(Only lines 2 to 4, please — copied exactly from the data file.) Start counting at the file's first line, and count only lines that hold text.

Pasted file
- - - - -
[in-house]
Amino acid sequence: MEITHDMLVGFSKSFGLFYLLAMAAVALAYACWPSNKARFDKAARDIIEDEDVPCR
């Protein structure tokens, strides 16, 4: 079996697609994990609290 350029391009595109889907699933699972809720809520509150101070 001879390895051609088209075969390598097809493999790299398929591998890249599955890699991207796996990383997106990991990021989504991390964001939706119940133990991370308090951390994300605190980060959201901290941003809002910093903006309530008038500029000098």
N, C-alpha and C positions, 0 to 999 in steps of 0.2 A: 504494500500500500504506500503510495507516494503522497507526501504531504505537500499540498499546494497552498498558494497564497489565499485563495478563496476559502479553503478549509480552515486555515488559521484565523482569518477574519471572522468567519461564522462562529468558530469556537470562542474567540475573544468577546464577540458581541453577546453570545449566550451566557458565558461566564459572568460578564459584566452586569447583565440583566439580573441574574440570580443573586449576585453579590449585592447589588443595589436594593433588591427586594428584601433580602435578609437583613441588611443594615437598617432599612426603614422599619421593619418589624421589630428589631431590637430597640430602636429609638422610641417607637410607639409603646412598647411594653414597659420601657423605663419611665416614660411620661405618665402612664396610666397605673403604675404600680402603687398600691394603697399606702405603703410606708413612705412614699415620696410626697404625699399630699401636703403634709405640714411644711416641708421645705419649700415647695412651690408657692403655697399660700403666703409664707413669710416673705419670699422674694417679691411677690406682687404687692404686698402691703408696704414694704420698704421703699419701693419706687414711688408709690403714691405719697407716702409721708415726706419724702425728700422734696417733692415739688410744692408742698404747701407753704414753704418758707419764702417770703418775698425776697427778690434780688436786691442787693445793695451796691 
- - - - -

Amino acid sequence: MEITHDMLVGFSKSFGLFYLLAMAAVALAYACWPSNKARFDKAARDIIEDEDVPCR
């Protein structure tokens, strides 16, 4: 079996697609994990609290 350029391009595109889907699933699972809720809520509150101070 001879390895051609088209075969390598097809493999790299398929591998890249599955890699991207796996990383997106990991990021989504991390964001939706119940133990991370308090951390994300605190980060959201901290941003809002910093903006309530008038500029000098």
N, C-alpha and C positions, 0 to 999 in steps of 0.2 A: 504494500500500500504506500503510495507516494503522497507526501504531504505537500499540498499546494497552498498558494497564497489565499485563495478563496476559502479553503478549509480552515486555515488559521484565523482569518477574519471572522468567519461564522462562529468558530469556537470562542474567540475573544468577546464577540458581541453577546453570545449566550451566557458565558461566564459572568460578564459584566452586569447583565440583566439580573441574574440570580443573586449576585453579590449585592447589588443595589436594593433588591427586594428584601433580602435578609437583613441588611443594615437598617432599612426603614422599619421593619418589624421589630428589631431590637430597640430602636429609638422610641417607637410607639409603646412598647411594653414597659420601657423605663419611665416614660411620661405618665402612664396610666397605673403604675404600680402603687398600691394603697399606702405603703410606708413612705412614699415620696410626697404625699399630699401636703403634709405640714411644711416641708421645705419649700415647695412651690408657692403655697399660700403666703409664707413669710416673705419670699422674694417679691411677690406682687404687692404686698402691703408696704414694704420698704421703699419701693419706687414711688408709690403714691405719697407716702409721708415726706419724702425728700422734696417733692415739688410744692408742698404747701407753704414753704418758707419764702417770703418775698425776697427778690434780688436786691442787693445793695451796691 